Having grown up not far from Chinipas, she was well aware of the activities of Los Salazares, as they too were originally from that same land and had expanded their businesses south of Sonora. Los Salazares was a large family of ranchers who became members of the Sinaloa Cartel and two of its members were among the most wanted by the U.S. anti-narcotics agency, the DEA.
In 1999, she published her very first article on the abuses carried out by drug traffickers in Sierra de Tarahumara. She then denounced the terror installed by drug cartels, whose members killed, and raped, and burned the homes of the local indigenous people to force them to grow drugs for them. All this, as the local authorities passively watched. A year later, she mentioned for the first time the name of “Adán Salazar Zamorano”, the founder of Los Salazares cartel, in an article for La Jordana. In the article, he was described as an “alleged drug trafficker whose notoriety suggests that he is the main producer and buyer of drugs in the sierra of Chihuahua state”. She pointed out how the authorities had let him escape despite the fact him being under close surveillance, and another episode in which he was tied up in an elegant neighborhood in Chihuahua from which he was saved by his armed escorts. She was becoming an expert on this criminal organization based in the highlands of this particularly violent state.
As years passed, she increasingly denounced the involvement of criminal organizations in elections. She wrote about mayors, particularly in Chinipas, who had “dangerous connections” with drug cartels, and armed groups who mobilized voters to cast their votes for their candidate. In 2011, she mentioned how the criminal group, under the command of Alfredo Salazar Ramírez, son of Adán, was seizing territories, setting up checkpoints, transporting hitmen in small planes and spreading terror to open a new route for drug trafficking. In 2013, she wrote that the authorities had not been able to set up polling stations in the sierra because of threats from members of organized crime, and that in Chinipas, people had been forced to vote for candidates handpicked by the cartel.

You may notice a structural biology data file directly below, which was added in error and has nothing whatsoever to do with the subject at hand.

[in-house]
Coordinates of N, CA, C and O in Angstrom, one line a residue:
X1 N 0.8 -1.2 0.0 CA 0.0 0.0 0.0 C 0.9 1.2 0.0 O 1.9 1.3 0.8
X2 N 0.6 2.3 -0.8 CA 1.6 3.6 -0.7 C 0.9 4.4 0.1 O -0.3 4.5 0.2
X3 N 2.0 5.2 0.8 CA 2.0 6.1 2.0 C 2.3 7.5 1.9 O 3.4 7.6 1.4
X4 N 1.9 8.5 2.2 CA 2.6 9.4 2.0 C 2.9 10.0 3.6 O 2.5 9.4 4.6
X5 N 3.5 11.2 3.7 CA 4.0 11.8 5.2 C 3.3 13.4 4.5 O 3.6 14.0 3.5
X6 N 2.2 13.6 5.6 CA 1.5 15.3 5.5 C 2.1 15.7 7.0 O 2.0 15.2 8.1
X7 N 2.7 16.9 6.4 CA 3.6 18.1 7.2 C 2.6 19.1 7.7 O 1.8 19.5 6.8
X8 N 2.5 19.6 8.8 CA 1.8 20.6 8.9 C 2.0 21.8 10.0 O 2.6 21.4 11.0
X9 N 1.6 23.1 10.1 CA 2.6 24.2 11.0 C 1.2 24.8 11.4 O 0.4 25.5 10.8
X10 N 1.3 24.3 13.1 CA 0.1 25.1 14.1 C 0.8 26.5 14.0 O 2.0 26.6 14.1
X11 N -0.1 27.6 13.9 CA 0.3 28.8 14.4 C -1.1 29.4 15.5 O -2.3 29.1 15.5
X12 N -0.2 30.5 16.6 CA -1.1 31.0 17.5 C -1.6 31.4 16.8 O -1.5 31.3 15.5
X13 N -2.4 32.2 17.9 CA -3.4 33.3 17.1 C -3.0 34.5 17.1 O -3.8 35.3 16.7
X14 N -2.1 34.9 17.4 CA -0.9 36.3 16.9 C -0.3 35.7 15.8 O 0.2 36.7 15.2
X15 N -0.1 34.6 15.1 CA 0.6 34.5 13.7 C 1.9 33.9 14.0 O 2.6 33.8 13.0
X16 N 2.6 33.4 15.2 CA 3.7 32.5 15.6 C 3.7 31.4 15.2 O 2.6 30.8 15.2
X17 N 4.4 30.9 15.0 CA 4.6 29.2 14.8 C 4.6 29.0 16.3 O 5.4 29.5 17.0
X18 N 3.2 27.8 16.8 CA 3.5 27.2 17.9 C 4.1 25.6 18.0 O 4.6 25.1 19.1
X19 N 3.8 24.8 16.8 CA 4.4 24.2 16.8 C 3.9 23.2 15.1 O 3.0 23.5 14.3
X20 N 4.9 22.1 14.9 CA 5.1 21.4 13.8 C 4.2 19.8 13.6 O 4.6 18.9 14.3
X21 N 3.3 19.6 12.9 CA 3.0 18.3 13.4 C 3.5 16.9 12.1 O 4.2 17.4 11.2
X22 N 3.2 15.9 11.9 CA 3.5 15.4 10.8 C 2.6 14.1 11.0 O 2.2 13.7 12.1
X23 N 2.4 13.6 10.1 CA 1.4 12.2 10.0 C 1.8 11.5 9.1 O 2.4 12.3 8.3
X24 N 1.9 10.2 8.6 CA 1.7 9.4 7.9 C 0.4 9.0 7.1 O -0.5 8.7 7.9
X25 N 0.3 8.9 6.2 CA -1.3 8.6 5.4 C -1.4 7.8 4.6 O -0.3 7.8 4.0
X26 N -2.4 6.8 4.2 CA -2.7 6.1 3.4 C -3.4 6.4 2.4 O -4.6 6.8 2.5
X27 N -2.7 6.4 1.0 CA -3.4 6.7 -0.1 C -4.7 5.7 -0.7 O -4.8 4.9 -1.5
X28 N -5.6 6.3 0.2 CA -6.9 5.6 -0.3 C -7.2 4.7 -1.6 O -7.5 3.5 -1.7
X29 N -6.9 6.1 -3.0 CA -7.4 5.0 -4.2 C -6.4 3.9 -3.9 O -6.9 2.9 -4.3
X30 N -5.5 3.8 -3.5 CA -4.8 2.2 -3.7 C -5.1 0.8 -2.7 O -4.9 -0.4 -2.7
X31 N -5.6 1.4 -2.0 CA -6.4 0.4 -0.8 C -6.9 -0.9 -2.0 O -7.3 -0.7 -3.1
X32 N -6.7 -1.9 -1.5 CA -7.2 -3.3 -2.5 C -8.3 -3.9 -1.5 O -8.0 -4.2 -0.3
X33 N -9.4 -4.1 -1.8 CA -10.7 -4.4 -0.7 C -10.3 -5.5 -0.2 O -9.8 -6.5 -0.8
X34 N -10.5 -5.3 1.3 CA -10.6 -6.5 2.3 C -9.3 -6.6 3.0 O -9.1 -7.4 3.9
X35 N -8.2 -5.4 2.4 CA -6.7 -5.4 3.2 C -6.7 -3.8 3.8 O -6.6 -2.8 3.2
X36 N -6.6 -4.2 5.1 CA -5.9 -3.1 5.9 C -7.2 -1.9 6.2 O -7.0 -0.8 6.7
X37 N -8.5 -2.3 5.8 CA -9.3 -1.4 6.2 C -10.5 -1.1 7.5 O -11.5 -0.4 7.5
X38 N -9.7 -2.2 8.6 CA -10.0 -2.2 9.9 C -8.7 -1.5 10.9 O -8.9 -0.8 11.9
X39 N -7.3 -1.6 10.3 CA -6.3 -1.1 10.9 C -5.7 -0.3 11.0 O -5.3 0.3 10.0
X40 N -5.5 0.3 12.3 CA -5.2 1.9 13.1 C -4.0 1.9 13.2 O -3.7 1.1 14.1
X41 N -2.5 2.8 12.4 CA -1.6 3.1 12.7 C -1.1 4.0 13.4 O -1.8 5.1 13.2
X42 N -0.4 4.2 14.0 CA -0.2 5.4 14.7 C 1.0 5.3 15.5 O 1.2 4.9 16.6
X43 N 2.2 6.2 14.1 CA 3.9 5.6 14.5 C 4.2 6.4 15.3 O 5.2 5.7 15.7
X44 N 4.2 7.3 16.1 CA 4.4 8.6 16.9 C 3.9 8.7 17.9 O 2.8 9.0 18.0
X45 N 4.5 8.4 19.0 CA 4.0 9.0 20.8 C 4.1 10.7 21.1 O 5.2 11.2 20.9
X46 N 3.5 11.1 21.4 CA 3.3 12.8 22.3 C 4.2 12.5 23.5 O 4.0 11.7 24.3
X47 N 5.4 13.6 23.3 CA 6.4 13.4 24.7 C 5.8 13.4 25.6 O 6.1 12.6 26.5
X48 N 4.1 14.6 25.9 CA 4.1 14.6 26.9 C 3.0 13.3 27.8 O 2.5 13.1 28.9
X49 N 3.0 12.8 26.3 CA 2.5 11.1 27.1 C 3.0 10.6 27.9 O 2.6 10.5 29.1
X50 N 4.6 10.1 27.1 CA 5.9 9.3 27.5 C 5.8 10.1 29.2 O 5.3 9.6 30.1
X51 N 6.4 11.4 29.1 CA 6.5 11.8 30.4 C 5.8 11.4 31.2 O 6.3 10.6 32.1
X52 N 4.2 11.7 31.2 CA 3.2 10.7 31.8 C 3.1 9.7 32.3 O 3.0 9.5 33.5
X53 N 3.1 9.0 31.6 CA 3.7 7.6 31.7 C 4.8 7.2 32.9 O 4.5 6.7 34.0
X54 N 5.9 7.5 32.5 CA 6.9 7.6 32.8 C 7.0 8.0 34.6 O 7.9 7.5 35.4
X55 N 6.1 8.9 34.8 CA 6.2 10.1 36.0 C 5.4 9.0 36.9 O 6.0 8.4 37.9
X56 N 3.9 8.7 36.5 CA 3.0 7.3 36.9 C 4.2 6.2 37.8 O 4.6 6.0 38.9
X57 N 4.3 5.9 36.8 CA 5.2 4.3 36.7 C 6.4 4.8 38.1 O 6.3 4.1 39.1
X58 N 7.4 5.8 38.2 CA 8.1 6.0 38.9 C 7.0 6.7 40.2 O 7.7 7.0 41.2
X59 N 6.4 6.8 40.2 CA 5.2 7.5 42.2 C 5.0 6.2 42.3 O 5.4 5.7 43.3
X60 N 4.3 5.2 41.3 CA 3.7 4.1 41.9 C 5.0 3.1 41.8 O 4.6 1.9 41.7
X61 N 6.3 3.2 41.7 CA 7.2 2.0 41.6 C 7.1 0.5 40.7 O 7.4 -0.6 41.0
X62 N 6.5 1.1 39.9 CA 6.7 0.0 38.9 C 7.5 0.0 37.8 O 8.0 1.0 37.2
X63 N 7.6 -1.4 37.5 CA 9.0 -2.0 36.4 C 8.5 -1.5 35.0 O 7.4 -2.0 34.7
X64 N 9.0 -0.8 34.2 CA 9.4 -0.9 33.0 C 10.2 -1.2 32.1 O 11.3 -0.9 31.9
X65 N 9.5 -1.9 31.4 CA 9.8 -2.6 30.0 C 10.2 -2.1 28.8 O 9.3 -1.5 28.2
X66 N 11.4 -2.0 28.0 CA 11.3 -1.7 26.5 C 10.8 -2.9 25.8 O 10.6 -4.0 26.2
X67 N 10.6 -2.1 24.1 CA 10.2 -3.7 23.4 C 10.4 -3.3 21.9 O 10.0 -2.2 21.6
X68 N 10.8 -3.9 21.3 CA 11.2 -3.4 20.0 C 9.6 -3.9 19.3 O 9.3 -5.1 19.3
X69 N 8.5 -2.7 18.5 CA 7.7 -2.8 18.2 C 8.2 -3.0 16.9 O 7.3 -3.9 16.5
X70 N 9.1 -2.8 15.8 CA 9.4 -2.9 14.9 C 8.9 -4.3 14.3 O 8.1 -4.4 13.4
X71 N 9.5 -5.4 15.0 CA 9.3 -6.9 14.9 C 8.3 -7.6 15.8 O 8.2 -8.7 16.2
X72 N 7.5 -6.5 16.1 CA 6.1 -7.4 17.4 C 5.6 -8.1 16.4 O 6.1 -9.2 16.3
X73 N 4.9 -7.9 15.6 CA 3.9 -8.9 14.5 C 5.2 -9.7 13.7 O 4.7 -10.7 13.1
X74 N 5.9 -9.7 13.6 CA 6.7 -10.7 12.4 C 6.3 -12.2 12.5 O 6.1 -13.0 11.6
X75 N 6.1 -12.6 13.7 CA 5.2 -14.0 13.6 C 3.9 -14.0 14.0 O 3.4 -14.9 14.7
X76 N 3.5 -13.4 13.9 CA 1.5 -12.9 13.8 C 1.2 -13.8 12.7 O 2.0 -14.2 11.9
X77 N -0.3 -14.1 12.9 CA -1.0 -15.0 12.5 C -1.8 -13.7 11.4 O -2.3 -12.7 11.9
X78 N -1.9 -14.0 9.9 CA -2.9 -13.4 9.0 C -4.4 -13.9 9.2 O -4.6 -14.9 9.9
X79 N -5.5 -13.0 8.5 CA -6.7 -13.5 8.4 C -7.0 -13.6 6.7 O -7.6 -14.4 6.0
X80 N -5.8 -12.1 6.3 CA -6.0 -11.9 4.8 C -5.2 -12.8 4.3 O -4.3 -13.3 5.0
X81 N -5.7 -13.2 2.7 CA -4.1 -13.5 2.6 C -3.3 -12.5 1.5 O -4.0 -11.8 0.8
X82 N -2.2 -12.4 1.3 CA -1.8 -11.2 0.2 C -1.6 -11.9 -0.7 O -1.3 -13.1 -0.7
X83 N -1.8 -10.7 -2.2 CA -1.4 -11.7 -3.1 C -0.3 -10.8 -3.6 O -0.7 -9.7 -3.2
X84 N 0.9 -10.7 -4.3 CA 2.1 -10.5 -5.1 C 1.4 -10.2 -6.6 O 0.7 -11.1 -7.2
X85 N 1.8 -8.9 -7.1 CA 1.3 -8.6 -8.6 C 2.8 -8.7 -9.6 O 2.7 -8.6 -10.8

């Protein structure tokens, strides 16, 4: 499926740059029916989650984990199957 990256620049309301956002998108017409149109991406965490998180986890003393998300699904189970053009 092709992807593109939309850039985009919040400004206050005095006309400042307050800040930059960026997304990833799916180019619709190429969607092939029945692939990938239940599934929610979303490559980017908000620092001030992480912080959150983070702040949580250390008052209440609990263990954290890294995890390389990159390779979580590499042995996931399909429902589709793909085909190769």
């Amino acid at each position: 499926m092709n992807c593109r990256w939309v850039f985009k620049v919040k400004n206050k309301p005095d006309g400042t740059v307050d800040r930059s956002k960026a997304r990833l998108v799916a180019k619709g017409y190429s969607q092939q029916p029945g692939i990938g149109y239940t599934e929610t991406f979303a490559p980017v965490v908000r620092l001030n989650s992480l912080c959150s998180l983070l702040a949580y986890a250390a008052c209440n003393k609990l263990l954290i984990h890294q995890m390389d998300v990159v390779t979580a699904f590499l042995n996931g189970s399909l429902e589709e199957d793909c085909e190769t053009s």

During all these years, Miroslava did not receive any threats. But everything changed in 2015.
When news of her murder broke out, there were as many theories about who had ordered Miroslava’s murder as she had enemies. Testimonies compiled in the official file of the case clearly show this: for some, Caesar Duarte, a Mexican official, was behind her murder because she had exposed his illegal schemes to enrich. Others immediately thought of the Juarez cartel and its leader “El 80”, who she had also investigated in the past. But what everyone remembered and mentioned, were her incriminating articles on the activities of Los Salazares in the sierra.